Got a spare $13 mil?

If only…

In Melbourne ’tis. Eighty-fourth floor, 360 degree view…

Ho hum. On this salary, the only penthouse available is at the newsagent.

Click for more.

    • Sean of Deer Park
    • September 25th, 2011

    If you look out the 3rd window on the left, just to the left of the blue lights on the Rialto building, that’s my place. 😆

    I looked at buying in this building off the plan, $360K on level 36 with 2 bedrooms/2 car spaces and a storage cage. Funnily enough, I was talking to a guy named James King, an agent for the tower only last week. An apartment on Level 39 is currently available for $1.75K, one of only 2 in the building with a large balcony. Body corporate fees are based on size, but think around $2400 per quarter (dead money), plus rates, emergency maintenance levies and Stamp Duty at purchase time. There is a risk the properties may very well devalue further at this end of the market.

    Also interesting is the fact property values have slumped on price from 2006. For example, a one bedroom apartment is currently on offer for $550K in Eureka would have sold for $700K in 2006. In comparison, I purchased my current home in 2004 for $180K and it is now valued at over $500K in a down market because it is on a quarter acre block and in a good location. I want to investigate turning Super into a property portfolio – you can do that now, BB – self managed funds. Something to talk to CommSec about. If anyone has any advice or opinions on this, it would be much appreciated.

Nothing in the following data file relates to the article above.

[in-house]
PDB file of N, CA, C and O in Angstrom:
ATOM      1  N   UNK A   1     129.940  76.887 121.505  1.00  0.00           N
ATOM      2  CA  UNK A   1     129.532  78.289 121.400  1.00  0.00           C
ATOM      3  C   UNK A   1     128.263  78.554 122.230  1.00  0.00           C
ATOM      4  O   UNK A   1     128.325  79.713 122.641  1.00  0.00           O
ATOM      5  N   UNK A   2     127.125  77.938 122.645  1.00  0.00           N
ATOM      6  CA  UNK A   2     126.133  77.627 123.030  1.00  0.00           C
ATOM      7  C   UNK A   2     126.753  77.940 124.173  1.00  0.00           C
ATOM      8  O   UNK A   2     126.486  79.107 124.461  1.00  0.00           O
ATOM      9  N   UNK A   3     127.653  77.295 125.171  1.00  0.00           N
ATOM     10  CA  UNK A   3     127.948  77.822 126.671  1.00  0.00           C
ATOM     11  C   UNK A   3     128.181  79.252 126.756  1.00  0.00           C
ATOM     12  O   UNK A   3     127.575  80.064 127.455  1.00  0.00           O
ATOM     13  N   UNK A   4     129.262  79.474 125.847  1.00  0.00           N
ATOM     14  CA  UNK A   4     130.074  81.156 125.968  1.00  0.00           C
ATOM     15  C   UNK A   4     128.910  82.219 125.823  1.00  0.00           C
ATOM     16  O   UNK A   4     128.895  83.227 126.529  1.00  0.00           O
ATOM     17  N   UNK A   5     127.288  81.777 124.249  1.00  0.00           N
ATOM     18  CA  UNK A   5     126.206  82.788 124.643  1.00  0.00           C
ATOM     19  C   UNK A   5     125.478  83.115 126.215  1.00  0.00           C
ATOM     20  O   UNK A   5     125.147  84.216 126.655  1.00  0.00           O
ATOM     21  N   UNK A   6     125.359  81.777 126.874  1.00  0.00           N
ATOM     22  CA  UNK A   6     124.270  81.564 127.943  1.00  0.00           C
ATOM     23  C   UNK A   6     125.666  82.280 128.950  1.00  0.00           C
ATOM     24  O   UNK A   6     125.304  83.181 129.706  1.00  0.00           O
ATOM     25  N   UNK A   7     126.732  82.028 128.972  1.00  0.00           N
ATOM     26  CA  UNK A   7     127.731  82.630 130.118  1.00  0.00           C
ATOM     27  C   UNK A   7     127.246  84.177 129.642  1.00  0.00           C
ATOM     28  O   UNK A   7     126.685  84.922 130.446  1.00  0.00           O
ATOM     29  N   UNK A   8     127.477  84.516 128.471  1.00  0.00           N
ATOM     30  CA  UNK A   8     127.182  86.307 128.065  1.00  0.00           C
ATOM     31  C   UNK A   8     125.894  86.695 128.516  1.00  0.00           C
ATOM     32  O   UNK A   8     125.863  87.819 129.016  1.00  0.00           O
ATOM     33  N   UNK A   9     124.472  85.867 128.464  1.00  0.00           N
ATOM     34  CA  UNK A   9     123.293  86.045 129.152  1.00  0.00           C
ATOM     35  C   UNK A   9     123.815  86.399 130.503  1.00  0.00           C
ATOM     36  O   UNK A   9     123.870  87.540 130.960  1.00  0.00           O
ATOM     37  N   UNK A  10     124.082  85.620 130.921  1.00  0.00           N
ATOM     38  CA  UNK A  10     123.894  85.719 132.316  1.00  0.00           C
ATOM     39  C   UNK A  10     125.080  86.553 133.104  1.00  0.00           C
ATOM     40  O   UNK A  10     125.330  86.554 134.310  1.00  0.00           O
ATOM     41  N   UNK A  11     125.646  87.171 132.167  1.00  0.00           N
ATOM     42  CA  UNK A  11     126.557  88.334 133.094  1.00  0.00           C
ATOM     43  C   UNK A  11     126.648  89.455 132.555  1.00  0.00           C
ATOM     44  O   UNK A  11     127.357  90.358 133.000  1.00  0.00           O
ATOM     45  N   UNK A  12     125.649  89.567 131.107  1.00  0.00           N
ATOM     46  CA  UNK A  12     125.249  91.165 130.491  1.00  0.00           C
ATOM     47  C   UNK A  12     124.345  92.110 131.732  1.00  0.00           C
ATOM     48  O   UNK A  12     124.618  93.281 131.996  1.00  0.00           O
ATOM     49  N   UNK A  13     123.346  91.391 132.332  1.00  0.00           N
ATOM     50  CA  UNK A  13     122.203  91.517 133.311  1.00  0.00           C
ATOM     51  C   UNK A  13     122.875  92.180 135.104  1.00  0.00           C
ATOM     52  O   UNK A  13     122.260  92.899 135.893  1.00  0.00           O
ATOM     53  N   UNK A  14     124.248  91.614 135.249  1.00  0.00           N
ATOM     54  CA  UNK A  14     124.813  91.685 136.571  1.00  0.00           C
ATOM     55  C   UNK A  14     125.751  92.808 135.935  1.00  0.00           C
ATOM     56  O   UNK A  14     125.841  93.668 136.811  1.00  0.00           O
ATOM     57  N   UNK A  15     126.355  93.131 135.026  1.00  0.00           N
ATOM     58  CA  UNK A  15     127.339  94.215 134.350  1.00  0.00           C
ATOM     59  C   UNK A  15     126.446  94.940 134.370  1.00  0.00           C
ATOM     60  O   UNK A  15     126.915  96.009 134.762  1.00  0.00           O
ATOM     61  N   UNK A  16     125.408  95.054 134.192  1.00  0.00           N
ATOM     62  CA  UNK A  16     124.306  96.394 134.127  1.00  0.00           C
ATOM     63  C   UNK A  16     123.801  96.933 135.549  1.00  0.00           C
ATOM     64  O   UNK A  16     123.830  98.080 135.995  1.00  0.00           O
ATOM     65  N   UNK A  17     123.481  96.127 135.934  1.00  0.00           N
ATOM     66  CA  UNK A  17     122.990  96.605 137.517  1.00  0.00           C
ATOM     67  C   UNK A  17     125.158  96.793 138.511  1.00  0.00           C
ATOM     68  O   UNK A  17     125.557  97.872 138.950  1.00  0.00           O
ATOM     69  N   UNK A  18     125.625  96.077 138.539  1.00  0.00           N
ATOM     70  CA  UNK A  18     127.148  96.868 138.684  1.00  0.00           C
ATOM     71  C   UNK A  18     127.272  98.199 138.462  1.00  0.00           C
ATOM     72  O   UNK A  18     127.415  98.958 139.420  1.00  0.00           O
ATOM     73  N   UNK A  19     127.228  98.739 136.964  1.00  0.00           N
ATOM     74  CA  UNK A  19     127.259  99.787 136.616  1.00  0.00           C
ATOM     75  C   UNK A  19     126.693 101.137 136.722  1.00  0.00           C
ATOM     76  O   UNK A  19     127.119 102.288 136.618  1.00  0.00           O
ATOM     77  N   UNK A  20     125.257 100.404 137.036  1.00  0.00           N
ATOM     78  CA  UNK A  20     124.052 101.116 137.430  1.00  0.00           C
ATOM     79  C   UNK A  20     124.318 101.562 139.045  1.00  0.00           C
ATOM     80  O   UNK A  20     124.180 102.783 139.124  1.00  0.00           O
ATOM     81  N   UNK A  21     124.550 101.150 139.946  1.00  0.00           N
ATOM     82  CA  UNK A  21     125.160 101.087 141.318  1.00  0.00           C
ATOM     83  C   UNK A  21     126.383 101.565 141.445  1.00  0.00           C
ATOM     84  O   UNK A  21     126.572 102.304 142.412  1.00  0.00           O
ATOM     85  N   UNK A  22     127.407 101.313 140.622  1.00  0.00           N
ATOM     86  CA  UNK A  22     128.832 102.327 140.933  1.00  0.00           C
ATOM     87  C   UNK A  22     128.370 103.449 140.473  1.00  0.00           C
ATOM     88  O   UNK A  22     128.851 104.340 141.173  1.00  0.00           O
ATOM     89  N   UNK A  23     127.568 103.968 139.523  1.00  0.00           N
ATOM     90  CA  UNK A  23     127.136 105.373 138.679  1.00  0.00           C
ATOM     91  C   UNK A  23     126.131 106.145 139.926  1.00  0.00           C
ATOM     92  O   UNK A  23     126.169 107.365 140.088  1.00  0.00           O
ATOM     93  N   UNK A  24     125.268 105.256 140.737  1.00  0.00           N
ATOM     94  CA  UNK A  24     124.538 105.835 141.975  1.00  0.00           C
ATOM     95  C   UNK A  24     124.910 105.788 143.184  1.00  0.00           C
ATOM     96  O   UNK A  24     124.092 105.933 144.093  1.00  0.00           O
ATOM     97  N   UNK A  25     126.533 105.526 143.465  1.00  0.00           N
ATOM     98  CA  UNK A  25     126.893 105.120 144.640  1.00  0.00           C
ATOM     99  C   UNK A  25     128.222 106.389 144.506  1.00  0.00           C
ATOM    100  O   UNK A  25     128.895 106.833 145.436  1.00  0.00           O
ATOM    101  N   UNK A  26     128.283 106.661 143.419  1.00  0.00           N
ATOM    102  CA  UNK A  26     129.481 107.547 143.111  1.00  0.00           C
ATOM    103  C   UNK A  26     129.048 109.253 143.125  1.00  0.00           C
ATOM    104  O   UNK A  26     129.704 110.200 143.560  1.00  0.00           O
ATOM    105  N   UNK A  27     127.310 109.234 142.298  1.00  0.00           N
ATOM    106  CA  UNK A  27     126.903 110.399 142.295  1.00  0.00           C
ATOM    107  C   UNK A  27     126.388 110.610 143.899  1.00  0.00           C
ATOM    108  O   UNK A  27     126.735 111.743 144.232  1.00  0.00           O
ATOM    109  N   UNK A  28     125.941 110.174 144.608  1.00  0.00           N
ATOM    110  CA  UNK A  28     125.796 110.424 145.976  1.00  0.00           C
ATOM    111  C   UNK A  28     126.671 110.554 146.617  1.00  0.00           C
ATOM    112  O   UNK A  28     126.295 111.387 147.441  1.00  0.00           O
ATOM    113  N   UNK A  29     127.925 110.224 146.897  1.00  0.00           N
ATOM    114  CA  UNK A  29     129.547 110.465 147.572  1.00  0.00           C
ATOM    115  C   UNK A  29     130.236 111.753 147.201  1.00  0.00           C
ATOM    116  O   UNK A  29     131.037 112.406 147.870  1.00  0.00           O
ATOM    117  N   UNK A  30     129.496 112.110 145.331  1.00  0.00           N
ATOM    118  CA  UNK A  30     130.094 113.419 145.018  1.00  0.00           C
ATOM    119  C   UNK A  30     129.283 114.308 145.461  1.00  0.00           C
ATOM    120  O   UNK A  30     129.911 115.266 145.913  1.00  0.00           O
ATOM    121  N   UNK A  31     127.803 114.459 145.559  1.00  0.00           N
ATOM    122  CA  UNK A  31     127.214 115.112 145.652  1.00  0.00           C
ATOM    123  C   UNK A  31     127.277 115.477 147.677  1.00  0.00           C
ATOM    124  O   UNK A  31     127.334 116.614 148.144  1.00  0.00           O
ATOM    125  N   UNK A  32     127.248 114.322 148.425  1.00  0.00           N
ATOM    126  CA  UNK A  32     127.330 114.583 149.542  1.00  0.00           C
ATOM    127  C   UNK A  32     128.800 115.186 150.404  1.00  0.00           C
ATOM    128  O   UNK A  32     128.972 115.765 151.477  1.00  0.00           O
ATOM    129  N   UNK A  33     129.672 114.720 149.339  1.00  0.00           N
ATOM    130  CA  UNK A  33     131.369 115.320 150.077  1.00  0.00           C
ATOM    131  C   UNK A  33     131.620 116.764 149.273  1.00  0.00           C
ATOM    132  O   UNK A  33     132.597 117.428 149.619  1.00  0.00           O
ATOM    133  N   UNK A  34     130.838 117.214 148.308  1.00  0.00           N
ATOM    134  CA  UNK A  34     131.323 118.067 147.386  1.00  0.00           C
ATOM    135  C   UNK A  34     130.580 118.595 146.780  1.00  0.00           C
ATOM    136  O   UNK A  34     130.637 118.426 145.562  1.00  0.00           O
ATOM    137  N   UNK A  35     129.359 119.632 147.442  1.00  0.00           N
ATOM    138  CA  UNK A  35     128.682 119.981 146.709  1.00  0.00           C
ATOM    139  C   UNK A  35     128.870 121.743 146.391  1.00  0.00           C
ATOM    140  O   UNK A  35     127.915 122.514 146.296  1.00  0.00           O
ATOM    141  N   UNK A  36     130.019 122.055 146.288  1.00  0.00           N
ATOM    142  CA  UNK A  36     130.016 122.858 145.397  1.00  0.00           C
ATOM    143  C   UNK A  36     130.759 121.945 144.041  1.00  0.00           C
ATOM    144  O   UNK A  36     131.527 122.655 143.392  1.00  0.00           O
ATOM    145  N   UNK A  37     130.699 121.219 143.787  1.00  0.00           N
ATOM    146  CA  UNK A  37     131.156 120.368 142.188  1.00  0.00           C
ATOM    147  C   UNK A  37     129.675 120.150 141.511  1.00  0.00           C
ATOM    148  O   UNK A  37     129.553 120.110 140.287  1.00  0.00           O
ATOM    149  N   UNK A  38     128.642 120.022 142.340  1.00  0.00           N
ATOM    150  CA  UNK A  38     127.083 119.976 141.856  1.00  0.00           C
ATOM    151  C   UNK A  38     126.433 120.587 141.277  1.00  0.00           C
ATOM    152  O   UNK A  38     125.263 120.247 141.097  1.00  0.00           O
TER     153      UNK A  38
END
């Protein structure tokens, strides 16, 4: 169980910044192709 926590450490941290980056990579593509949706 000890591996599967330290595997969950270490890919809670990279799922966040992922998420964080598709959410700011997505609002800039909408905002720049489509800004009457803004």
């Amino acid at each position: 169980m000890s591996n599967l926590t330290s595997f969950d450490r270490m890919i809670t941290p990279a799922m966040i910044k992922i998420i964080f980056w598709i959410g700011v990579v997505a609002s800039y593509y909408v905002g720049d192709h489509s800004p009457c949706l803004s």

I think the prices of buildings like this (Eureka) are way over the top, considering the starting prices off the plan. The view is beautiful and makes for an easy lifestyle, but there are lots of other options and I think something on a block of land with no bodycorp is a better investment long term. I want to find out if it is possible for your own Super Fund to buy a property and then move in yourself as a tenant. Investment in property at the lower (affordable) end of the market would seem a viable option for capital growth. People who need to downsize can buy something fab at the lower end knowing their is less risk should things go south (like I did).

    I must admit, I have thought about you and Lady Bing a couple of times in regard to property in Oz, as an investment and potential abode should you both decide to live in Australia in the future. Not that my opinion is worth a grain of salt, but food for thought all the same. Watch the housing market closely, as a bargain might be just around the corner to set you up for the future. When my sister was an expat living in Dubai, working for Emirates, she gave Mum power of attorney. Mum purchased a couple of properties in her name and when she returned home, she had both a house to live in or sell (which she did making a good profit resulting in a small mortgage by todays standards). Getting into the market is the hardest part these days. Once you have something it makes future options much easier to decide on. Until then, we can all look at properties like this one in your post and dream.

    • Food for thought. Right now, all ze cash is being funnelled to pay for a modest 250K apartment in LBB’s home town (apt being built as we speak). Best room in the complex, 22nd floor, overlooking the river and downtown. Where any money – woman wants kids – is going to come from to get a toe in the door of the Oz property market (prices are ridiculous) is a headfuck.

      • PS No 10% down crap or anything like that over here. Try 40%. Cash.

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